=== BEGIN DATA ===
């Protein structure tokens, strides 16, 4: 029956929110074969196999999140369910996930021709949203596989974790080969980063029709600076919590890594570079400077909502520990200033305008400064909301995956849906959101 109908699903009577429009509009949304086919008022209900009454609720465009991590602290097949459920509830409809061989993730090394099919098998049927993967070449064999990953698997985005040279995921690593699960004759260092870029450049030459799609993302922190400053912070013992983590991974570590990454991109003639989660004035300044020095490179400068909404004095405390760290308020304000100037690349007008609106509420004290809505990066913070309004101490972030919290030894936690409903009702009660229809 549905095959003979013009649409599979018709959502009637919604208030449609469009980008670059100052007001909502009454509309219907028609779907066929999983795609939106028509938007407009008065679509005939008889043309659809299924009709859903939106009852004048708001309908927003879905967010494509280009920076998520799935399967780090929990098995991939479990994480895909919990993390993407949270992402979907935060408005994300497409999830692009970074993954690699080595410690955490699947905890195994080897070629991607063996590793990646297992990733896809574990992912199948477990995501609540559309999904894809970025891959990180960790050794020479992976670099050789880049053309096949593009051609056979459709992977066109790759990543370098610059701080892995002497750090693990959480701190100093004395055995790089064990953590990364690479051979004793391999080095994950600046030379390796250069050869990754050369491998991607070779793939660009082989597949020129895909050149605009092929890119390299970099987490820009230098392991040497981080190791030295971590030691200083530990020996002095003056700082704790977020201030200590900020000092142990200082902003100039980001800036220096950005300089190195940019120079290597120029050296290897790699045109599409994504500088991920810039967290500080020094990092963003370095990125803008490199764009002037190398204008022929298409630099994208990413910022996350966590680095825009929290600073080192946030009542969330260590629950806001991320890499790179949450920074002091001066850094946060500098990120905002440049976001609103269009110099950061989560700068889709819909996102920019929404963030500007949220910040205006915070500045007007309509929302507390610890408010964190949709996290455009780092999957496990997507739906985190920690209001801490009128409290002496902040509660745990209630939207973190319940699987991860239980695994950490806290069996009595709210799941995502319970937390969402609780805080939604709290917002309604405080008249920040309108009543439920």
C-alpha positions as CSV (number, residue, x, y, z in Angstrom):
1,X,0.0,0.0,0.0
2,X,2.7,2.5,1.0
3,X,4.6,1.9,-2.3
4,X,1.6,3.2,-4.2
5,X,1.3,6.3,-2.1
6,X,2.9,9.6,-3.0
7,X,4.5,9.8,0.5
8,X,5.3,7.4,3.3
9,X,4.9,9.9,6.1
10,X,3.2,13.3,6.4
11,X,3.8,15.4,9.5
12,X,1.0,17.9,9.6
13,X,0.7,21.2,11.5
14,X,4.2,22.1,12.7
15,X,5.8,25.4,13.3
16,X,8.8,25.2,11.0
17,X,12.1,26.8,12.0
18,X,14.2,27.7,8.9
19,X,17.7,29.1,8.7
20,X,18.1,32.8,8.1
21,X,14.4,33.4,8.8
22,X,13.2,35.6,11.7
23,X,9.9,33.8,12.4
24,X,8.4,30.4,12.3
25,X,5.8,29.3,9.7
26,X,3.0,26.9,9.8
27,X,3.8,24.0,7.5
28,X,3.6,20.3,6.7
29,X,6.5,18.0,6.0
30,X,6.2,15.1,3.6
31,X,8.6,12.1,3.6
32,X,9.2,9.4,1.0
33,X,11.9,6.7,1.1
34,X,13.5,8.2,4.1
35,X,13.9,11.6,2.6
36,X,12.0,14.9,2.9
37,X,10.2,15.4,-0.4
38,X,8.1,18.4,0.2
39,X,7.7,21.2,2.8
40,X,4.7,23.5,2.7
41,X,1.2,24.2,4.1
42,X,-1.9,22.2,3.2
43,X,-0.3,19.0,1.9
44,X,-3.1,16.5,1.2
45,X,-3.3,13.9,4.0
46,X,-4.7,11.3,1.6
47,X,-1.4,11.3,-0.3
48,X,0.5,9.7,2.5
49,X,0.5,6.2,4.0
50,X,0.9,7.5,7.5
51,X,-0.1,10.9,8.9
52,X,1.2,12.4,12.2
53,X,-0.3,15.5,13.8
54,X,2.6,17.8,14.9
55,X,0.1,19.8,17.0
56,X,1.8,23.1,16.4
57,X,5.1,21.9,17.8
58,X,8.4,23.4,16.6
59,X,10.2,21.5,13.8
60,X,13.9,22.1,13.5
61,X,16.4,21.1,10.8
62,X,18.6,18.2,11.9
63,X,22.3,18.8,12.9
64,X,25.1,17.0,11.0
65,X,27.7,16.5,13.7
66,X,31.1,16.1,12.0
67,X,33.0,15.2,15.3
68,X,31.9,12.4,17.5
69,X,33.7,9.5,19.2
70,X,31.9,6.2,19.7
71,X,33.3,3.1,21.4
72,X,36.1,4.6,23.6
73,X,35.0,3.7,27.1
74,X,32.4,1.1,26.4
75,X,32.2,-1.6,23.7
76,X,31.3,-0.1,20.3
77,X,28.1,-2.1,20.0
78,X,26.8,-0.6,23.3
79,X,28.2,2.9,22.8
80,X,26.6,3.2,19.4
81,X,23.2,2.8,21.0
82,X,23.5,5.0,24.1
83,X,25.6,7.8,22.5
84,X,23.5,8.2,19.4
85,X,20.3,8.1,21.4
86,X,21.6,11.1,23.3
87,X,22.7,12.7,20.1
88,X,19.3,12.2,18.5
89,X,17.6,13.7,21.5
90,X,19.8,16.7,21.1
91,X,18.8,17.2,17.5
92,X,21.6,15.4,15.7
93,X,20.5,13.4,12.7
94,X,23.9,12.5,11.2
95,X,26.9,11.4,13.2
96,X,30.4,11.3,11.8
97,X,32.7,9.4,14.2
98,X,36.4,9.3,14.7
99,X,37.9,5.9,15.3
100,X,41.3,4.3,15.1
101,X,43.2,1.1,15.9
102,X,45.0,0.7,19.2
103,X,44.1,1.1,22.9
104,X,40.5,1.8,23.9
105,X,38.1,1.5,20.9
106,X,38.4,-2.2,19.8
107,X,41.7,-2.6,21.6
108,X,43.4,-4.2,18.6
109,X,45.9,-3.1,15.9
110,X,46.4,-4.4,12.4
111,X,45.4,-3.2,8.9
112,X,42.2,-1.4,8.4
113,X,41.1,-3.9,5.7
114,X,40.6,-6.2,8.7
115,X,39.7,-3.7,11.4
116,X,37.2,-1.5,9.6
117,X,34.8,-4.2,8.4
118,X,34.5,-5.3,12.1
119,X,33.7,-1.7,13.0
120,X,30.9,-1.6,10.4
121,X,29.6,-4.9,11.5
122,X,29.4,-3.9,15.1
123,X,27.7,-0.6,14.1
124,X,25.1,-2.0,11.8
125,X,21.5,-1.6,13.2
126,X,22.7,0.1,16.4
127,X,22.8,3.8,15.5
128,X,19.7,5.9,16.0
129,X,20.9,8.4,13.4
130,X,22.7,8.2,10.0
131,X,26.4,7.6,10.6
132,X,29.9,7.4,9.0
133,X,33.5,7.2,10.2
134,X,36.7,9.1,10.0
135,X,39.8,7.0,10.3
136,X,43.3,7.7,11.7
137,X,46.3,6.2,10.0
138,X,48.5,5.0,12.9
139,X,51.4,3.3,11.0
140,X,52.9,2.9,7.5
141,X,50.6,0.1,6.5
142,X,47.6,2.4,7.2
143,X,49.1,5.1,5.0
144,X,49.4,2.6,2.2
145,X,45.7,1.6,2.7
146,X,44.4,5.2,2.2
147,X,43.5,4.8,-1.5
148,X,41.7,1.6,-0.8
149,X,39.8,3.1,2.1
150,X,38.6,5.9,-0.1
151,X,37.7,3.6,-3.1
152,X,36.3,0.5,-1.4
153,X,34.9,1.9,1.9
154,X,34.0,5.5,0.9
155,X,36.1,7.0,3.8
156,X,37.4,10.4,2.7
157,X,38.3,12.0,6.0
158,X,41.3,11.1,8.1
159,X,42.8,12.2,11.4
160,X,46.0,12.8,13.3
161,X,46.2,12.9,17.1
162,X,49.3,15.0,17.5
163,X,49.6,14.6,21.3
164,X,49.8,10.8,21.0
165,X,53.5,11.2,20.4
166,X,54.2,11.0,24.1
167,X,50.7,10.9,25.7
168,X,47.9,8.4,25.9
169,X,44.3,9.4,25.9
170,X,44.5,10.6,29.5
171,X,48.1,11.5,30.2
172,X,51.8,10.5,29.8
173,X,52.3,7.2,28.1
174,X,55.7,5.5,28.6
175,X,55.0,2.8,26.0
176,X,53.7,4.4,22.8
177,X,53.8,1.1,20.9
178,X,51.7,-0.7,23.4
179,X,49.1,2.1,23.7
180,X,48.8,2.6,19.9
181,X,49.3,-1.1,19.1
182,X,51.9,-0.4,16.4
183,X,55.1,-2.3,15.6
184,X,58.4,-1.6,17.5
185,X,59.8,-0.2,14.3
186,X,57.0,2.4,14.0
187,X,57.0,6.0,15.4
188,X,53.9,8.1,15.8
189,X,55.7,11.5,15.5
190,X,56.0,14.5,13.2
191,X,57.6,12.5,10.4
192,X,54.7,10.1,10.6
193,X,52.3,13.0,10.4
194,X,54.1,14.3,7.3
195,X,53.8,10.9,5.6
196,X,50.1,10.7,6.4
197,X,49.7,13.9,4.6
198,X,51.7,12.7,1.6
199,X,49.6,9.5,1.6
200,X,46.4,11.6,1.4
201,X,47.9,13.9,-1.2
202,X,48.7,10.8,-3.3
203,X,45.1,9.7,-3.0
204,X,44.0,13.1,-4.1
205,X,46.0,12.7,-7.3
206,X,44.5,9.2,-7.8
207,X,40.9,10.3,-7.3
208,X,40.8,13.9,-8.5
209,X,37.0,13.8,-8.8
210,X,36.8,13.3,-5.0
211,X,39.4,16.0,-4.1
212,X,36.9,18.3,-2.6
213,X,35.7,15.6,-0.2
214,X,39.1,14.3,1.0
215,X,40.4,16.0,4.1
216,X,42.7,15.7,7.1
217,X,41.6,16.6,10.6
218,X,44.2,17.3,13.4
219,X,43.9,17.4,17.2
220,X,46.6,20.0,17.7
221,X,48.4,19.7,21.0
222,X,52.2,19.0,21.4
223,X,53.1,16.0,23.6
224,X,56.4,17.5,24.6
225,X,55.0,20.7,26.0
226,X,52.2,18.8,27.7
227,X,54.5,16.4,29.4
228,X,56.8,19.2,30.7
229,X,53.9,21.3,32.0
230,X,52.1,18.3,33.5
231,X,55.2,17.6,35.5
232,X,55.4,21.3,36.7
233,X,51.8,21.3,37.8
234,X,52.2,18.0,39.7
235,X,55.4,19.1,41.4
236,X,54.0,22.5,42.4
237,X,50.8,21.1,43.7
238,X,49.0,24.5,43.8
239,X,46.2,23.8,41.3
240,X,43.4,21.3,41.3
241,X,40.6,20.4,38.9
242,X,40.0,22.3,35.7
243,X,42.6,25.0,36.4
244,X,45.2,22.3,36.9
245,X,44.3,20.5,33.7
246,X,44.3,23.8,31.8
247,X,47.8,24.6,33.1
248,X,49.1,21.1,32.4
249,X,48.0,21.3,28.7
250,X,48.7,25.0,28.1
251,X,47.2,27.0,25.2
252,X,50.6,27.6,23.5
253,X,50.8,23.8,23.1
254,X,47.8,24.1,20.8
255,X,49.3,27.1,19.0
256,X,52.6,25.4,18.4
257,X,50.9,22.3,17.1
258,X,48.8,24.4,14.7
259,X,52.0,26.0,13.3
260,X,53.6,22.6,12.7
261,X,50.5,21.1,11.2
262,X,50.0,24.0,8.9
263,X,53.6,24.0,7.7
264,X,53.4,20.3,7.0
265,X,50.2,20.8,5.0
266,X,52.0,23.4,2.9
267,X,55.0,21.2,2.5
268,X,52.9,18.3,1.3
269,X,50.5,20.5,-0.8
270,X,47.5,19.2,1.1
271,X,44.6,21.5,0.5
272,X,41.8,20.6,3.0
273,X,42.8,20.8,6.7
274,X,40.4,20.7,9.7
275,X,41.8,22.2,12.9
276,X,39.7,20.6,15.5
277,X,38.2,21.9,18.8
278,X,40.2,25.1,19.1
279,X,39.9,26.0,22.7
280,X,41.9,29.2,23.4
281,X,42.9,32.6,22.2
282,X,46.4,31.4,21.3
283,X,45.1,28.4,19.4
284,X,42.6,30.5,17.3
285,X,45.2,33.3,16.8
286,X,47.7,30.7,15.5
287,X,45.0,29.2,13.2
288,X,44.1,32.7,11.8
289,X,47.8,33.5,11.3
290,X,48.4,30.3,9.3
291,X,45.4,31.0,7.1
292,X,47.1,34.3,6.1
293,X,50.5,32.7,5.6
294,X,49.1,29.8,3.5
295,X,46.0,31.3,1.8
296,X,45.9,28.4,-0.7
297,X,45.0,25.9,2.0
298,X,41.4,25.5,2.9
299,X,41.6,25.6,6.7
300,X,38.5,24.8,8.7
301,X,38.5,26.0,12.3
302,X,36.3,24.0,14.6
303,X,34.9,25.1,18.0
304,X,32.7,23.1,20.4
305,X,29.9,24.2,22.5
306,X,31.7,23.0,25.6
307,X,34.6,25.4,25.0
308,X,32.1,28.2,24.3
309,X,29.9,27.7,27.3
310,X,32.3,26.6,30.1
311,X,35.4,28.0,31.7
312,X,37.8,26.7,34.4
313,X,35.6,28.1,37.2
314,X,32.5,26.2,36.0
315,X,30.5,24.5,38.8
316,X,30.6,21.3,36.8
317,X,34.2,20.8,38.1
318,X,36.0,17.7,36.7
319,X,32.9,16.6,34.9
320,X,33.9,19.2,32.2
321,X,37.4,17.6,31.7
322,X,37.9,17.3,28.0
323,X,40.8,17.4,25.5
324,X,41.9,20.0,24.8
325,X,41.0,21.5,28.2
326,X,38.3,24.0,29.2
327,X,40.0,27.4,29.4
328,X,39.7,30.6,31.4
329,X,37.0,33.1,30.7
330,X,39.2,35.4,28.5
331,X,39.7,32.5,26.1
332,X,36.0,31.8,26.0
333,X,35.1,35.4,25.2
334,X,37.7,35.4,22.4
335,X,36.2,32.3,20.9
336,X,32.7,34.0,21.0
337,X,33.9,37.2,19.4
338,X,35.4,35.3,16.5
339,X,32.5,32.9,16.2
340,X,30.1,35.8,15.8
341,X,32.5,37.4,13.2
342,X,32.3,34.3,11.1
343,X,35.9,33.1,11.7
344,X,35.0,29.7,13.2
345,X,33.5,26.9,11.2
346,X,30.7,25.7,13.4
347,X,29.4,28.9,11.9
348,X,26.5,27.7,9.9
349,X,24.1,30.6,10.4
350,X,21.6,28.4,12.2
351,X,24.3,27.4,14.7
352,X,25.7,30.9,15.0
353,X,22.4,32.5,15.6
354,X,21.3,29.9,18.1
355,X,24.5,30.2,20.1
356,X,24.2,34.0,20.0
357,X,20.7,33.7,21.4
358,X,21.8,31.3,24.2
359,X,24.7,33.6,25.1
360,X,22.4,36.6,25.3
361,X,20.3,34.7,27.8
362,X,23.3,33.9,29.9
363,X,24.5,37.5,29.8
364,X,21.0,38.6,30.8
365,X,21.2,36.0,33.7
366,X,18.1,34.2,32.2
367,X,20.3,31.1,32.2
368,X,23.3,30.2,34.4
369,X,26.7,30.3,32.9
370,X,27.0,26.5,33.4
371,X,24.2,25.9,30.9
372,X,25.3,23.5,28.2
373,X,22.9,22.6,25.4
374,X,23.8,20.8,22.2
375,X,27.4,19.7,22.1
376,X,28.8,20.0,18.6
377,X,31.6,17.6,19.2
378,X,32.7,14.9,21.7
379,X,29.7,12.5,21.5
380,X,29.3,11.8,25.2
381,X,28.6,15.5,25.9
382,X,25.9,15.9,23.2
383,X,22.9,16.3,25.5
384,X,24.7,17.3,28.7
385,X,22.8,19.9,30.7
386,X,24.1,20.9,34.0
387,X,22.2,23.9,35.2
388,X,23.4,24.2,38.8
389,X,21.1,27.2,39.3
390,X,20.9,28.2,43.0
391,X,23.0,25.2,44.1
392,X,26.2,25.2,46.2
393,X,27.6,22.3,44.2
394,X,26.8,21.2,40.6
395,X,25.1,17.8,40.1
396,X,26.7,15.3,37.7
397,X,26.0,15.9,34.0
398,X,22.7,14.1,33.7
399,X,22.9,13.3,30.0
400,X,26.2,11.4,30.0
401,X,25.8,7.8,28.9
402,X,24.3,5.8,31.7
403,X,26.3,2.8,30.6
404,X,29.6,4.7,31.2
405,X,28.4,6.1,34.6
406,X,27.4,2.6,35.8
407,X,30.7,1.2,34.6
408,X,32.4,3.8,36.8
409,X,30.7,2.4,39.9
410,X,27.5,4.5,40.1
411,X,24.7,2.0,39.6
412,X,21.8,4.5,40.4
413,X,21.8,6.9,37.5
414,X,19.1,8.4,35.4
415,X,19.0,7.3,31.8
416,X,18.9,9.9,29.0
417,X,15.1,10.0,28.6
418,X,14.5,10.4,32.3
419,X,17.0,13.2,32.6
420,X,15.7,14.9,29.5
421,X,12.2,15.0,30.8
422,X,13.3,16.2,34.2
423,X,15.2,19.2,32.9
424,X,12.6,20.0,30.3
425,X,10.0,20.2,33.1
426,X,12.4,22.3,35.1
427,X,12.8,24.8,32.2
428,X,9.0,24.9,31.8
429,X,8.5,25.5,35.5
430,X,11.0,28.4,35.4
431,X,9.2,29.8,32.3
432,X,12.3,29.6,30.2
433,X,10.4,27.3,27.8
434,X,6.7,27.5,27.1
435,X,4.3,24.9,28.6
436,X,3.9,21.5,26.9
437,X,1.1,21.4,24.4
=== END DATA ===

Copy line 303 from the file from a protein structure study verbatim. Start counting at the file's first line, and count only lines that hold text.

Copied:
301,X,38.5,26.0,12.3